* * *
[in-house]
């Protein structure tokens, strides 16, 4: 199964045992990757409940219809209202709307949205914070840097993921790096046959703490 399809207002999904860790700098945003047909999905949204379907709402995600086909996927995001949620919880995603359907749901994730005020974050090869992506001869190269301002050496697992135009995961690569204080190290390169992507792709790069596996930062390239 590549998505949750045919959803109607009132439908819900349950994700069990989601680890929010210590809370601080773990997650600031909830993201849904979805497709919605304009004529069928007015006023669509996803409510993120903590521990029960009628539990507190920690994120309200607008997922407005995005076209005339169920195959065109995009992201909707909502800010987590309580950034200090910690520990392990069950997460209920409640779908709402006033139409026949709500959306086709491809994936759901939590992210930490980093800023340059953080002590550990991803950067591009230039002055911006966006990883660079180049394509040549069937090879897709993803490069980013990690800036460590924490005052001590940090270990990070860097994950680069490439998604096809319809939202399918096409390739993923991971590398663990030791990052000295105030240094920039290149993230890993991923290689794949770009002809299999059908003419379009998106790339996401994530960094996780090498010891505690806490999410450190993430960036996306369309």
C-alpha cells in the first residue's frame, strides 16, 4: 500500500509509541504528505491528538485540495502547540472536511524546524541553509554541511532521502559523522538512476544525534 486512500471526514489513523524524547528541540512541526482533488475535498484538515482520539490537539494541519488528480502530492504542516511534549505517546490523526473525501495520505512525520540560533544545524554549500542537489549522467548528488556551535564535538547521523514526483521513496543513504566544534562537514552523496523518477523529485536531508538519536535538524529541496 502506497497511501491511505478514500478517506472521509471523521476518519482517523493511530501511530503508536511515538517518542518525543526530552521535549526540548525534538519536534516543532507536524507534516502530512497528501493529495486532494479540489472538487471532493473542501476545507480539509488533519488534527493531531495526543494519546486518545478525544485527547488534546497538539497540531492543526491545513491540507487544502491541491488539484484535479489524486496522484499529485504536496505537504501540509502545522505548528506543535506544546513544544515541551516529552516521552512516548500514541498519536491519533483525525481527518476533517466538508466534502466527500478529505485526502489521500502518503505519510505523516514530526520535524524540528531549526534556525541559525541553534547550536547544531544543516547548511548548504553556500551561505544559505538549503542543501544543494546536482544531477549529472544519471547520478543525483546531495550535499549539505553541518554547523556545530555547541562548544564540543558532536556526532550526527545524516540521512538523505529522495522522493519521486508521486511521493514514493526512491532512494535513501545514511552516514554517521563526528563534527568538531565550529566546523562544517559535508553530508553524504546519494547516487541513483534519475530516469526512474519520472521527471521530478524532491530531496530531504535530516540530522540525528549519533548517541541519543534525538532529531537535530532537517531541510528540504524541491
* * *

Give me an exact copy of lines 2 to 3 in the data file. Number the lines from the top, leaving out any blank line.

């Protein structure tokens, strides 16, 4: 199964045992990757409940219809209202709307949205914070840097993921790096046959703490 399809207002999904860790700098945003047909999905949204379907709402995600086909996927995001949620919880995603359907749901994730005020974050090869992506001869190269301002050496697992135009995961690569204080190290390169992507792709790069596996930062390239 590549998505949750045919959803109607009132439908819900349950994700069990989601680890929010210590809370601080773990997650600031909830993201849904979805497709919605304009004529069928007015006023669509996803409510993120903590521990029960009628539990507190920690994120309200607008997922407005995005076209005339169920195959065109995009992201909707909502800010987590309580950034200090910690520990392990069950997460209920409640779908709402006033139409026949709500959306086709491809994936759901939590992210930490980093800023340059953080002590550990991803950067591009230039002055911006966006990883660079180049394509040549069937090879897709993803490069980013990690800036460590924490005052001590940090270990990070860097994950680069490439998604096809319809939202399918096409390739993923991971590398663990030791990052000295105030240094920039290149993230890993991923290689794949770009002809299999059908003419379009998106790339996401994530960094996780090498010891505690806490999410450190993430960036996306369309």
C-alpha cells in the first residue's frame, strides 16, 4: 500500500509509541504528505491528538485540495502547540472536511524546524541553509554541511532521502559523522538512476544525534 486512500471526514489513523524524547528541540512541526482533488475535498484538515482520539490537539494541519488528480502530492504542516511534549505517546490523526473525501495520505512525520540560533544545524554549500542537489549522467548528488556551535564535538547521523514526483521513496543513504566544534562537514552523496523518477523529485536531508538519536535538524529541496 502506497497511501491511505478514500478517506472521509471523521476518519482517523493511530501511530503508536511515538517518542518525543526530552521535549526540548525534538519536534516543532507536524507534516502530512497528501493529495486532494479540489472538487471532493473542501476545507480539509488533519488534527493531531495526543494519546486518545478525544485527547488534546497538539497540531492543526491545513491540507487544502491541491488539484484535479489524486496522484499529485504536496505537504501540509502545522505548528506543535506544546513544544515541551516529552516521552512516548500514541498519536491519533483525525481527518476533517466538508466534502466527500478529505485526502489521500502518503505519510505523516514530526520535524524540528531549526534556525541559525541553534547550536547544531544543516547548511548548504553556500551561505544559505538549503542543501544543494546536482544531477549529472544519471547520478543525483546531495550535499549539505553541518554547523556545530555547541562548544564540543558532536556526532550526527545524516540521512538523505529522495522522493519521486508521486511521493514514493526512491532512494535513501545514511552516514554517521563526528563534527568538531565550529566546523562544517559535508553530508553524504546519494547516487541513483534519475530516469526512474519520472521527471521530478524532491530531496530531504535530516540530522540525528549519533548517541541519543534525538532529531537535530532537517531541510528540504524541491